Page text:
It seems like every earnings season I focus on Apple as the stock and company to watch, but this time around there's an added dramatic flare in the return of Steve Jobs.
And it would seem by the action in Apple shares over the past week, there's big time optimism that this company will beat. Again. Of course when you see this kind of momentum into an earnings report, there's the buy-on-the-rumor-sell-on-the-news risk, but I'm not sure that's what's shaping up now.
That's because, as I have consistently reported before, that Apple isn't a momentum stock, but an investment in fundamentals. There is every indication that Mac, iPhone and iPod sales remain solid, and that the company's margins remain robust.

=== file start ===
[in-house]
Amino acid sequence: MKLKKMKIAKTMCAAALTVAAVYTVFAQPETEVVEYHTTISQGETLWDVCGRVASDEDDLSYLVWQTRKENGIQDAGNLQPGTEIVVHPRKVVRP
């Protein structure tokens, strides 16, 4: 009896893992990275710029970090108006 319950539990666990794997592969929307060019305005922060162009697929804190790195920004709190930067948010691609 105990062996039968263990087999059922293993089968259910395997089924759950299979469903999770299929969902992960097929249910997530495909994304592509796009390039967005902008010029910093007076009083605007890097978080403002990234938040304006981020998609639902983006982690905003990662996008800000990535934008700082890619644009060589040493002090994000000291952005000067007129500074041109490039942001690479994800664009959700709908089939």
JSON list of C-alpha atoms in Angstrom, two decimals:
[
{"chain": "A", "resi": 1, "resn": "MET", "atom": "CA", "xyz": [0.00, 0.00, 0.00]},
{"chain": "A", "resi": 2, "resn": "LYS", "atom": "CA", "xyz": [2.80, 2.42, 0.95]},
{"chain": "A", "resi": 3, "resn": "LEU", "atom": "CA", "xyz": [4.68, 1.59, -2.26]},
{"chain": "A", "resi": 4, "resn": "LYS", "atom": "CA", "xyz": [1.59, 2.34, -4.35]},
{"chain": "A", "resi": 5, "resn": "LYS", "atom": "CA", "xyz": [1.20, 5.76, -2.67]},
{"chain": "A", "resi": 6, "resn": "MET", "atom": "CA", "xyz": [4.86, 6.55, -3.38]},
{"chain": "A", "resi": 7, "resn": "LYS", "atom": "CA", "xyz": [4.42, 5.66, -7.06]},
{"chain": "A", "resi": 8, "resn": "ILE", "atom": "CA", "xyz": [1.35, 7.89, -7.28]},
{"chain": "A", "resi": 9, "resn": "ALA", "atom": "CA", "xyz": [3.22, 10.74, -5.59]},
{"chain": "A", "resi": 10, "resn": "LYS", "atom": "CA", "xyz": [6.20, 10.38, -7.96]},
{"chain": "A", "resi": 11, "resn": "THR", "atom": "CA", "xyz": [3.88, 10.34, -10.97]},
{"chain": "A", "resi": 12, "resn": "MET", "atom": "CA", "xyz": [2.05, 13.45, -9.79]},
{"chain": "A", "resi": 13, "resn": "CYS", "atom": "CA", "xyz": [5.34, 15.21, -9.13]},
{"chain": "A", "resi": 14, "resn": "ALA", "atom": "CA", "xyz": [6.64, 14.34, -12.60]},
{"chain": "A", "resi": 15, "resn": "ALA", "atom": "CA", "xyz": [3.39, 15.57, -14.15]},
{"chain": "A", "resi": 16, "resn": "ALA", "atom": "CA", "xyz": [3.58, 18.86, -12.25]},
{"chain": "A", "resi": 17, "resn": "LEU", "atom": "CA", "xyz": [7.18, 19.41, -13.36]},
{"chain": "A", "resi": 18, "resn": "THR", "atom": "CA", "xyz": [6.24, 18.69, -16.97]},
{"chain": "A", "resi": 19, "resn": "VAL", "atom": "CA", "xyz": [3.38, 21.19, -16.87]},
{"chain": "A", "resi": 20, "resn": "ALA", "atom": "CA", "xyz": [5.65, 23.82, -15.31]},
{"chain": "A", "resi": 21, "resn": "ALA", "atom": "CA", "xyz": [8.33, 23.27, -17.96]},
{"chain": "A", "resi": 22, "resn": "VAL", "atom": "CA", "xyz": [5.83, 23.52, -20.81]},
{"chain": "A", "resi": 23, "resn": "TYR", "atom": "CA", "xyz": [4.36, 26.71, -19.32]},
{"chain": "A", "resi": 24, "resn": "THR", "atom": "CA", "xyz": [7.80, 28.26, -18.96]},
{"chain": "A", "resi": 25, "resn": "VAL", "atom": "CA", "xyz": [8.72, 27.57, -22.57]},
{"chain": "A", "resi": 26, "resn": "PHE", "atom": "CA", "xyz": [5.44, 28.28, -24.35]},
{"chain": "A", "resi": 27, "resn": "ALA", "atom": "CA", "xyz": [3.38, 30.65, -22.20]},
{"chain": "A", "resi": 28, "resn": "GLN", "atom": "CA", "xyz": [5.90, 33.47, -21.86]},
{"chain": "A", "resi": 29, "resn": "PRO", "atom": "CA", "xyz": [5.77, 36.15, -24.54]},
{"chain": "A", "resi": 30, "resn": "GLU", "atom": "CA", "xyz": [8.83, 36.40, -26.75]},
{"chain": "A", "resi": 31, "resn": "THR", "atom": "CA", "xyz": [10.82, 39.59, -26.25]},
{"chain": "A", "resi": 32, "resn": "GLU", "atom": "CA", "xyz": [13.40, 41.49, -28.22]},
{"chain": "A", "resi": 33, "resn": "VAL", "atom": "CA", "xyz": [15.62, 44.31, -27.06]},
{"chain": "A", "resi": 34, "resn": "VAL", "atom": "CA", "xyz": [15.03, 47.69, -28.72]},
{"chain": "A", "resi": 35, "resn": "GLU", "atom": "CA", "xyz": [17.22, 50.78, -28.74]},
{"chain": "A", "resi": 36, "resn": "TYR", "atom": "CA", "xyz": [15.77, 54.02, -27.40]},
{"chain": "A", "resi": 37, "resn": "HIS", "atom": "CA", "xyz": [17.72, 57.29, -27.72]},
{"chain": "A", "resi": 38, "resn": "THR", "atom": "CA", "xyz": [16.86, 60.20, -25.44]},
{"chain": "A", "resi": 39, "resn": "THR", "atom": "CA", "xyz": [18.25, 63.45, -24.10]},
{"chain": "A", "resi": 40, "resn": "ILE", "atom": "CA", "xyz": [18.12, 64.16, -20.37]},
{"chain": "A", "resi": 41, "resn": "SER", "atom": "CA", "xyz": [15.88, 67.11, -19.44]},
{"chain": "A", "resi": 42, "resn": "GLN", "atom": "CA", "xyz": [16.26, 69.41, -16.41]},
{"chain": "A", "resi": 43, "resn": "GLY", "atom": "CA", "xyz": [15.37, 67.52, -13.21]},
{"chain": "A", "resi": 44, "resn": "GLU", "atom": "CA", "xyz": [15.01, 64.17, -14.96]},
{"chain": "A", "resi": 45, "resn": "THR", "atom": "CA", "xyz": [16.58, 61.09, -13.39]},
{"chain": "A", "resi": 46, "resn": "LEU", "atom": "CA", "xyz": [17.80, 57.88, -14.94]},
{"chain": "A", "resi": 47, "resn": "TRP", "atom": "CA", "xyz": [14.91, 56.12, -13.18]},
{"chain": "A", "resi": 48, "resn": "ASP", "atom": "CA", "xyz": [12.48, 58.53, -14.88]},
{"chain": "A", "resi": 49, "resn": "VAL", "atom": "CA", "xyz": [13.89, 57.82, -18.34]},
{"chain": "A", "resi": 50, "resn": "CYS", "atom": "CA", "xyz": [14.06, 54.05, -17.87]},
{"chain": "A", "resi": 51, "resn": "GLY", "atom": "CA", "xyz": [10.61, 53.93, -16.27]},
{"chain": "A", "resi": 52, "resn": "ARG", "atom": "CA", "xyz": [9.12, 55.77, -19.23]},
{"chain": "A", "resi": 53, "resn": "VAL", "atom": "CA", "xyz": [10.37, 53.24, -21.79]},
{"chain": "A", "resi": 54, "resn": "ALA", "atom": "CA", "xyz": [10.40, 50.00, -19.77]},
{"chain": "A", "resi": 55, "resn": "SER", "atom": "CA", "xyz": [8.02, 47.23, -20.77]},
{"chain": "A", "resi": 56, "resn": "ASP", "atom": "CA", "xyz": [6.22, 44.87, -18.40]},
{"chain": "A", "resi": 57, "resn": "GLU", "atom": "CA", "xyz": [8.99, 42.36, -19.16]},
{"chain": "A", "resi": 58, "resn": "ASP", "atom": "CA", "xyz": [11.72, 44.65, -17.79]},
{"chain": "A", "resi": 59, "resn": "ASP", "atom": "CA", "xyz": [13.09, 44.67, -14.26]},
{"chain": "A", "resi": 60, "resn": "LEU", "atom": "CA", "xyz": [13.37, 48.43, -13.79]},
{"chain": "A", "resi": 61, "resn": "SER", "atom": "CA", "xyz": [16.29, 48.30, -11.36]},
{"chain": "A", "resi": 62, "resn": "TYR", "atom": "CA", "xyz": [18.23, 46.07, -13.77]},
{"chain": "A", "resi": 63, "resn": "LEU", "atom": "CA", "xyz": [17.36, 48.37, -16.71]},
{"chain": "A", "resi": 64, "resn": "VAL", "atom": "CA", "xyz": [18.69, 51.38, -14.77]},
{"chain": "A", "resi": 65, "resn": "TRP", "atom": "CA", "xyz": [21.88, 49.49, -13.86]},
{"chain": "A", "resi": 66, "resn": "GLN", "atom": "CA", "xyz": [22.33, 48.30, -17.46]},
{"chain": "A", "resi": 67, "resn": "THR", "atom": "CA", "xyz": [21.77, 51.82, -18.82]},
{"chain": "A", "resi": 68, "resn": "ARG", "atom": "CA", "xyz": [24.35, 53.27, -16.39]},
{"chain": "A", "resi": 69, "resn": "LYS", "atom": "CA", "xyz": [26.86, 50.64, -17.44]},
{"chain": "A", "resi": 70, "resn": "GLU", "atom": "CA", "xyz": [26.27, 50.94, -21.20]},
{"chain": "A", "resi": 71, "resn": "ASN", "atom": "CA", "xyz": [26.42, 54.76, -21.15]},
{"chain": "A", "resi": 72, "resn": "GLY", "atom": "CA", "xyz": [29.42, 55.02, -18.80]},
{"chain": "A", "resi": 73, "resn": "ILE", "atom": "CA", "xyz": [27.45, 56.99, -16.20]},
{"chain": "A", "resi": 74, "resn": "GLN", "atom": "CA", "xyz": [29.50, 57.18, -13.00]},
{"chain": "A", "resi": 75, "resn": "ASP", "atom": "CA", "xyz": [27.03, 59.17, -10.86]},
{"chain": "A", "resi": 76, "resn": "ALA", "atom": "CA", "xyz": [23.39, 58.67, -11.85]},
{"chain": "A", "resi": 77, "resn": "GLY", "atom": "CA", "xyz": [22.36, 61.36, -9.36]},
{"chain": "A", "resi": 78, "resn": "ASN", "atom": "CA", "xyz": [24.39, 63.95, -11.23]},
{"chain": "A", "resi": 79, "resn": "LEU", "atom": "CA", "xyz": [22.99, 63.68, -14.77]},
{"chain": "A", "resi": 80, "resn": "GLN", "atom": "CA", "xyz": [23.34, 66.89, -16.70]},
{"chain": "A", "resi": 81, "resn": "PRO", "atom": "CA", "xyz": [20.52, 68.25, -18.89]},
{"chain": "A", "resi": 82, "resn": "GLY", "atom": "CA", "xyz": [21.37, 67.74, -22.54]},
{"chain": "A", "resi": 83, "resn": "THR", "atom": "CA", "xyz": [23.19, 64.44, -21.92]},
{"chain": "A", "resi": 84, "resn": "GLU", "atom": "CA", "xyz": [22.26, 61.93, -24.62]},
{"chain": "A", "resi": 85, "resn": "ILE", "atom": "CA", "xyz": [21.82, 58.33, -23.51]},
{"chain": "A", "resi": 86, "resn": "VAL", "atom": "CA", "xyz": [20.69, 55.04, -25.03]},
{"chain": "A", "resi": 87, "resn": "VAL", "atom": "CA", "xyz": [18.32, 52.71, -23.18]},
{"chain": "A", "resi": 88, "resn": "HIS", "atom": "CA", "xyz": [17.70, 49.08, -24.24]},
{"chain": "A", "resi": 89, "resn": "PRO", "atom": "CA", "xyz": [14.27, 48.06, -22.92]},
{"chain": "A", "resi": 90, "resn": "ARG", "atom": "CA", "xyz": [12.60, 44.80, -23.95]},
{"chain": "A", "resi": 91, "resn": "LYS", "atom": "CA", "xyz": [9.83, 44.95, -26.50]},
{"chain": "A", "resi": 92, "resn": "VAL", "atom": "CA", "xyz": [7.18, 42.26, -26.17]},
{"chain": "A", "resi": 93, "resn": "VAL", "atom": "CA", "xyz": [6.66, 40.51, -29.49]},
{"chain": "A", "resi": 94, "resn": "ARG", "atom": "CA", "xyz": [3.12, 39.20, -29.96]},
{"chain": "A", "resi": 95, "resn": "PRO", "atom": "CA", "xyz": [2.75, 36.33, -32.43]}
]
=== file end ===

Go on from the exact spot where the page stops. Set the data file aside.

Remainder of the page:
Nobody buys Apple's conservative estimates game any more. The Street expects $1.16 on $8.2 billion in revenue. Apple was way below that in guidance (95 cents to $1). And RBC is at $1.27 and $8.3 billion as an example.
But that EPS is predicated on gross margins of about 33 percent and there are plenty of compelling arguments that suggest they could be substantially higher. RBC Capital says actual margins could be in the 33 or 35 percent range thanks sales of higher margin iPhone and iPod Touch sales. Canaccord Research says 35 percent.
On a product to product basis, the Street expects 4.5 million to 5 million iPhones, though RBC projects 5.3 million iPhones to sell; iPod consensus ranges between 10 million and 11 million units; and on the Mac front, 2.3 million to 2.5 million.